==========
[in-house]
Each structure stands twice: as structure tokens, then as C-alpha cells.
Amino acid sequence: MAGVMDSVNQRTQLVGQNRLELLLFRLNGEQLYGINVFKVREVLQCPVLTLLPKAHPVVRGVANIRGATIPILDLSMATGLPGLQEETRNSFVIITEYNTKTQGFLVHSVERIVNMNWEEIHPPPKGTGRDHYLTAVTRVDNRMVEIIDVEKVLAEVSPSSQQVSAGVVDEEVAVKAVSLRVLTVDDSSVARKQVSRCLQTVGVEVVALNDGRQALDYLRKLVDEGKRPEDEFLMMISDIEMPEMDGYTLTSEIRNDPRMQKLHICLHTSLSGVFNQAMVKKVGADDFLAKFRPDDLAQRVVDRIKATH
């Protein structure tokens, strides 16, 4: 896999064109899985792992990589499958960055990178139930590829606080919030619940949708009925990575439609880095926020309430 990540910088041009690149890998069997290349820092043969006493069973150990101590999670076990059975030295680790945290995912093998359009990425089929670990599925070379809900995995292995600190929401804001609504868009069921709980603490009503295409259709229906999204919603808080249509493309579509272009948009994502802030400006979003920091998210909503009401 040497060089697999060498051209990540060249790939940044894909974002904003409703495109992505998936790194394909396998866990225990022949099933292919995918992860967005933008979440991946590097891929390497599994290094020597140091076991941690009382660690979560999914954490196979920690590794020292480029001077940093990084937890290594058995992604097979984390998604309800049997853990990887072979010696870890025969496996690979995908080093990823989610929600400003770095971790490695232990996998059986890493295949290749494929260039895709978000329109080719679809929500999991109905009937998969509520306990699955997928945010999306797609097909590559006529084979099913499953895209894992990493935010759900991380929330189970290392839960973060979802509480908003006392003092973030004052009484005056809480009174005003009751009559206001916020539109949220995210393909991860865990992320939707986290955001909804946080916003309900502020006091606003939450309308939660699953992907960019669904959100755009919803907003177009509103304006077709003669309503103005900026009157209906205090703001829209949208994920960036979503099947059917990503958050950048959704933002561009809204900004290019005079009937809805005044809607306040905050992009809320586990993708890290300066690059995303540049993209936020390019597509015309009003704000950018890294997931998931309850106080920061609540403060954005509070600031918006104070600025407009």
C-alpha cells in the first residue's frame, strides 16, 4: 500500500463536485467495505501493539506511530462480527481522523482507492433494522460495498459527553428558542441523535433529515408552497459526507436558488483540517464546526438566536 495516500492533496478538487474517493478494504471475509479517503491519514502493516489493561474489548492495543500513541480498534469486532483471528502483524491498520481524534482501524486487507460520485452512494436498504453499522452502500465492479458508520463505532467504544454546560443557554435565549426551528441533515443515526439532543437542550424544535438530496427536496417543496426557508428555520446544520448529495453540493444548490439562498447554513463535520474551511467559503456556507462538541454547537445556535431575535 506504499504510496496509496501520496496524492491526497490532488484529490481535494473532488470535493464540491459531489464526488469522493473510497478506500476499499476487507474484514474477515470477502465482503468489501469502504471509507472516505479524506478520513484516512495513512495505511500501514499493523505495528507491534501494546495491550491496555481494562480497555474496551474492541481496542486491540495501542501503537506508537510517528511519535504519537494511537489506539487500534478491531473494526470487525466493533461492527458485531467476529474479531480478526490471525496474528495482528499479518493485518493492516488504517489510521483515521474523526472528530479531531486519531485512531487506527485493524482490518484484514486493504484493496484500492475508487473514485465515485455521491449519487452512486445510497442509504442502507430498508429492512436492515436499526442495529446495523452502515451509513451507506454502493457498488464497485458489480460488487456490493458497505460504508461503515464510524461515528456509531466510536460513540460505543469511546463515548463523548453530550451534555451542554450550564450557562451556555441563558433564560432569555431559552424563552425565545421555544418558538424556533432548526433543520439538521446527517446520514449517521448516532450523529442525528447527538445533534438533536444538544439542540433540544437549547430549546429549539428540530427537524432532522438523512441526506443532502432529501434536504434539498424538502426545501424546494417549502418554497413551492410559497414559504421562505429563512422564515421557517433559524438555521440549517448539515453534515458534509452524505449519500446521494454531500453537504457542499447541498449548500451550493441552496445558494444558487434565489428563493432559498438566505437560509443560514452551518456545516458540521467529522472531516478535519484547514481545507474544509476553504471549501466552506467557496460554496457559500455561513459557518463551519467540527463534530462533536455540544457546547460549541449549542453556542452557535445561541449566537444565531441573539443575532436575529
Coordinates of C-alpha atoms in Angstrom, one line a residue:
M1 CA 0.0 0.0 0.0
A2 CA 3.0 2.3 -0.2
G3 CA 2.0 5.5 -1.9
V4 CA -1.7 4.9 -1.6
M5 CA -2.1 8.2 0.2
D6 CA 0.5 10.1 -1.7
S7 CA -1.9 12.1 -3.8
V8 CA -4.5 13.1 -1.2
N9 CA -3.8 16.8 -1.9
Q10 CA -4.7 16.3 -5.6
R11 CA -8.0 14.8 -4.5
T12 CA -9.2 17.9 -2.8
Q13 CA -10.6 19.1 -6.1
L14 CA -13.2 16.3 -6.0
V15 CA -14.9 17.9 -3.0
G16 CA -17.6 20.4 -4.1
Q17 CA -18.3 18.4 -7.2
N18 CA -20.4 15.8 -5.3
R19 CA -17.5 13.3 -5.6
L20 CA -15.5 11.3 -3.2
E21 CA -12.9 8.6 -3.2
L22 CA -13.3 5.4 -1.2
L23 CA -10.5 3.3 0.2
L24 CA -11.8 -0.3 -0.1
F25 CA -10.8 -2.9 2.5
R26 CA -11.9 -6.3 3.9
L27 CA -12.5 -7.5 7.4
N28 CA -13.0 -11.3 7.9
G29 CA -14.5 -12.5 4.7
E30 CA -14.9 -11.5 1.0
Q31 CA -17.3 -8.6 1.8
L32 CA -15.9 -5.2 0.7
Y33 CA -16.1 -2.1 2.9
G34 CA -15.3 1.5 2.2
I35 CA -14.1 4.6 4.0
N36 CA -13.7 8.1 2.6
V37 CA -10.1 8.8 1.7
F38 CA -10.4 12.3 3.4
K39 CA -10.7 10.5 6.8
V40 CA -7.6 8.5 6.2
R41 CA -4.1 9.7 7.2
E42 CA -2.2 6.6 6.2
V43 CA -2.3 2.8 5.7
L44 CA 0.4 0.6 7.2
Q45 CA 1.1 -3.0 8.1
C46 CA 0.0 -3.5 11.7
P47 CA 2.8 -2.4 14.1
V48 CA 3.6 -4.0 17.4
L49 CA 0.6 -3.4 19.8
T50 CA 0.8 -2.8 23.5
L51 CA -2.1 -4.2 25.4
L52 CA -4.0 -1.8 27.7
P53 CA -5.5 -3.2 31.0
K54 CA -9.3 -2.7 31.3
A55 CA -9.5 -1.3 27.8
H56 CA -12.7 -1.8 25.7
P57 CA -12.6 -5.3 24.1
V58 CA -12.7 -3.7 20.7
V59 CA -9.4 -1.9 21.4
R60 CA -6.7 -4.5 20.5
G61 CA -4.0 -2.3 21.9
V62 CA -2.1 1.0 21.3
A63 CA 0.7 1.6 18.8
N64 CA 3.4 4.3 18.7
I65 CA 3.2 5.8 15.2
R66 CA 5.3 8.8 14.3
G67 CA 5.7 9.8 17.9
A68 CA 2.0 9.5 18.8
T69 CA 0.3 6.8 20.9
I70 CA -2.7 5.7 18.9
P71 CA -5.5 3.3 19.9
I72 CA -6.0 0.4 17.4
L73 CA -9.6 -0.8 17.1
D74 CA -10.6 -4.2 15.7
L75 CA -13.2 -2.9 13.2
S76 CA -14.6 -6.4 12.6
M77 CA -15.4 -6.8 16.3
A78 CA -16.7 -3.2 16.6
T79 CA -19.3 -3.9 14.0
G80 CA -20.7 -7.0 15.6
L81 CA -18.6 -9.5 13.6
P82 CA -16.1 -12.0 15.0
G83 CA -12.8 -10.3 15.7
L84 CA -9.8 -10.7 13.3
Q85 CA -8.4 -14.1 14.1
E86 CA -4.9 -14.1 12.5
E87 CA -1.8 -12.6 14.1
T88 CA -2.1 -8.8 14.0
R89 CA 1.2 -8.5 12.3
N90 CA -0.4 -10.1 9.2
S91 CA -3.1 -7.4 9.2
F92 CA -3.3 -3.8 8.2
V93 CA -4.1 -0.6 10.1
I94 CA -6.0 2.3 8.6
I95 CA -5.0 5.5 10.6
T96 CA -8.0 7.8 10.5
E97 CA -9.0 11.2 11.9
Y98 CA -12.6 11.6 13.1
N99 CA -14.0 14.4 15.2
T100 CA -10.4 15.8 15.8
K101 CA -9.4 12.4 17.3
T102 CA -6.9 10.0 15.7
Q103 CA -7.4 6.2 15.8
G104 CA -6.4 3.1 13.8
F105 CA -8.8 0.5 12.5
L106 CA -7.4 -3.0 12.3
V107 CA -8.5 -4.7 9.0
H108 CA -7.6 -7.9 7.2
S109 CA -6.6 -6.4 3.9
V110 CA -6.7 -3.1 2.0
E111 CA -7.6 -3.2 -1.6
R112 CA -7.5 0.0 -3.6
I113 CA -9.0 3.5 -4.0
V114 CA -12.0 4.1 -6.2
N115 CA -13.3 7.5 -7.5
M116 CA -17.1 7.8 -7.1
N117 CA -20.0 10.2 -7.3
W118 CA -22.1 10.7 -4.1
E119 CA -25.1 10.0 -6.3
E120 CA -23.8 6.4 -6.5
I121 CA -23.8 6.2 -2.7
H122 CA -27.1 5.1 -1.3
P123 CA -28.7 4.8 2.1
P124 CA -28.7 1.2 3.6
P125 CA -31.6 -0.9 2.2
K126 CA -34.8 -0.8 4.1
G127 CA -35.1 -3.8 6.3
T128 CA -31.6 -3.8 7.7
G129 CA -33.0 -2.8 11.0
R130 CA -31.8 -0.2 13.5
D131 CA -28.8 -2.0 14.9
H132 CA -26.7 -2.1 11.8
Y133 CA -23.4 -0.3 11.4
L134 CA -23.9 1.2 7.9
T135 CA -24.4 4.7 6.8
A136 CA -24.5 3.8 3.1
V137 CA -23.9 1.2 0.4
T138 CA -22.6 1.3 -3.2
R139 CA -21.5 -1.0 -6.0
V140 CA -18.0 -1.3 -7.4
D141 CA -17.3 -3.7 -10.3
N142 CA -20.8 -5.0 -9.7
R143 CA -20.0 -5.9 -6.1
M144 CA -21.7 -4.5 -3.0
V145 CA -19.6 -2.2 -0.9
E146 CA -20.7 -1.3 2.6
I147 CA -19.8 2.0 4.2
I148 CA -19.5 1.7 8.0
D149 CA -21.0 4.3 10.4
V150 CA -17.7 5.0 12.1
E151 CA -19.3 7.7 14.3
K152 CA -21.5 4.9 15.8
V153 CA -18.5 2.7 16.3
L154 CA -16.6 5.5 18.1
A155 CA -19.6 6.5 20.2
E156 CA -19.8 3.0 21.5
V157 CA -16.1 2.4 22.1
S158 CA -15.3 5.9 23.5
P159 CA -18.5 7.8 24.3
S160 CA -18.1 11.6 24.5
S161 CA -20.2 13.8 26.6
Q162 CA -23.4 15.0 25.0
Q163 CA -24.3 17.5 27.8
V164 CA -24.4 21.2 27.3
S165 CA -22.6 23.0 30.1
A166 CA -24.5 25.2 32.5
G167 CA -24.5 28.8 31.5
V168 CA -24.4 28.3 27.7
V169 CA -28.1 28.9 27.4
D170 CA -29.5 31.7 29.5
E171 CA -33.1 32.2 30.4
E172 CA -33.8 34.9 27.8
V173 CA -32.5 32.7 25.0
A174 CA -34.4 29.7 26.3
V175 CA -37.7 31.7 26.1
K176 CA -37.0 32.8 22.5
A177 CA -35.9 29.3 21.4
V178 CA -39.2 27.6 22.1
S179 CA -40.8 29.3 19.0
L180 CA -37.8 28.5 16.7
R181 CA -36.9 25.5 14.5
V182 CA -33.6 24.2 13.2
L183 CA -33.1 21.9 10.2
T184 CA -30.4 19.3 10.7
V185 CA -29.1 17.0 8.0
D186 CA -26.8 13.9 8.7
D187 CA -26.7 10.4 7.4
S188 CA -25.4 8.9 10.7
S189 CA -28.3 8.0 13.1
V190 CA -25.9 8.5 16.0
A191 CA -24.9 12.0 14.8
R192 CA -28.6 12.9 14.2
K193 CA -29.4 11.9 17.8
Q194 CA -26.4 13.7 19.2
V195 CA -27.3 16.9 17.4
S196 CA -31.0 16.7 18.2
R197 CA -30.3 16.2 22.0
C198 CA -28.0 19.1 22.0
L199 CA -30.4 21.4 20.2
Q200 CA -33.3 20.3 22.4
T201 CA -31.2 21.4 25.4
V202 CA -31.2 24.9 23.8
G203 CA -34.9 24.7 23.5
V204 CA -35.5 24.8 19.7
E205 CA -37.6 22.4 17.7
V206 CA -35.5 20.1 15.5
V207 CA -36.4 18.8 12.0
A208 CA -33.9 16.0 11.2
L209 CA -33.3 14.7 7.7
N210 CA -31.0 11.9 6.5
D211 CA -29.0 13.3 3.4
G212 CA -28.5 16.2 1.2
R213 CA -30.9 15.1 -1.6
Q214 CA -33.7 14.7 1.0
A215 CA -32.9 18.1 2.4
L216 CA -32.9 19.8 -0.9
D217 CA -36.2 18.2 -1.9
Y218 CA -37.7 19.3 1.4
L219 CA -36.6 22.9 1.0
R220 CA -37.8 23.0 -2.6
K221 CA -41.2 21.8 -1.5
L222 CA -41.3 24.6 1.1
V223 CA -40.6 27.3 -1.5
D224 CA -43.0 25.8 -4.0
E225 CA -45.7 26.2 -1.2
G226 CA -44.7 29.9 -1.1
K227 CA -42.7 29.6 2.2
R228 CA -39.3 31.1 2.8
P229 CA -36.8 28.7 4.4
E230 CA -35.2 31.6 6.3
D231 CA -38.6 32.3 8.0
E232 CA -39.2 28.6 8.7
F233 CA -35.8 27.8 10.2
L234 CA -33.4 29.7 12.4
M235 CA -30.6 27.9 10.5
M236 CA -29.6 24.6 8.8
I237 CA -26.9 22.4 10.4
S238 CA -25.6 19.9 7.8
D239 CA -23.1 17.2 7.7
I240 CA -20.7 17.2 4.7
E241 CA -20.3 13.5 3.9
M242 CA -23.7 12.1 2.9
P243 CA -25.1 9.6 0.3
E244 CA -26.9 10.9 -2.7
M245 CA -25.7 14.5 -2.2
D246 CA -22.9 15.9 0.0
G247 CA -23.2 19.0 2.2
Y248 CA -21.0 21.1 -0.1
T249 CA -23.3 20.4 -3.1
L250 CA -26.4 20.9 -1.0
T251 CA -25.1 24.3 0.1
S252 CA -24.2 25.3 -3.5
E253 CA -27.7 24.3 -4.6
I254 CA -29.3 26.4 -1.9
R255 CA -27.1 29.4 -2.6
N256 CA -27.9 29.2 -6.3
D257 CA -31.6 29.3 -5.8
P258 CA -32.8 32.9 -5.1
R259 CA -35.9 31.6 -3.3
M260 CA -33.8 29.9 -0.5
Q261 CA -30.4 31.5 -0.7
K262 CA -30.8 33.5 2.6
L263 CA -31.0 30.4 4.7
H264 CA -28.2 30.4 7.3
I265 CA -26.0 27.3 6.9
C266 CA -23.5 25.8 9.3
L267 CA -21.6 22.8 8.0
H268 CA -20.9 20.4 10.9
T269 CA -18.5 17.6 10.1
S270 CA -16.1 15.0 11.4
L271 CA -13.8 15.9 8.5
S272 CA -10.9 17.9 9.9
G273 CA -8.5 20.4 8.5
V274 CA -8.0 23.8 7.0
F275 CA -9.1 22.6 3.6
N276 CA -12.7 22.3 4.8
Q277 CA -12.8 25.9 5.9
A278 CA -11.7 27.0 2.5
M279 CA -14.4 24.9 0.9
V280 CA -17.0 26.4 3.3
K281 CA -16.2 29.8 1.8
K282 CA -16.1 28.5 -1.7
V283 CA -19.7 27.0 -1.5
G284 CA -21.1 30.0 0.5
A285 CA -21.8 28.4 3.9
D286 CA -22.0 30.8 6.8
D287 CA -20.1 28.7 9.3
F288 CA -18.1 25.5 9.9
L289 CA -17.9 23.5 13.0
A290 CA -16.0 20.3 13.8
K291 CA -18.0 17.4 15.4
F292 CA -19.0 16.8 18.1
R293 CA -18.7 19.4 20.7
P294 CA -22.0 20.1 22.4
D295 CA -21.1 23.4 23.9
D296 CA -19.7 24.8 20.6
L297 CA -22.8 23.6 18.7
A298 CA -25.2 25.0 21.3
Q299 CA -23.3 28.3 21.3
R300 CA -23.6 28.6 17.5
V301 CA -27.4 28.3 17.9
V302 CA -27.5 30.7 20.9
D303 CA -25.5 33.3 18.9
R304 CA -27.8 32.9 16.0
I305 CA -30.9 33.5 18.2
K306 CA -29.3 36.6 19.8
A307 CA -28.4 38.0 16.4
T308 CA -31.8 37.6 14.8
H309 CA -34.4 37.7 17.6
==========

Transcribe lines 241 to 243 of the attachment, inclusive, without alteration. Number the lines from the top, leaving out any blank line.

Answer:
M235 CA -30.6 27.9 10.5
M236 CA -29.6 24.6 8.8
I237 CA -26.9 22.4 10.4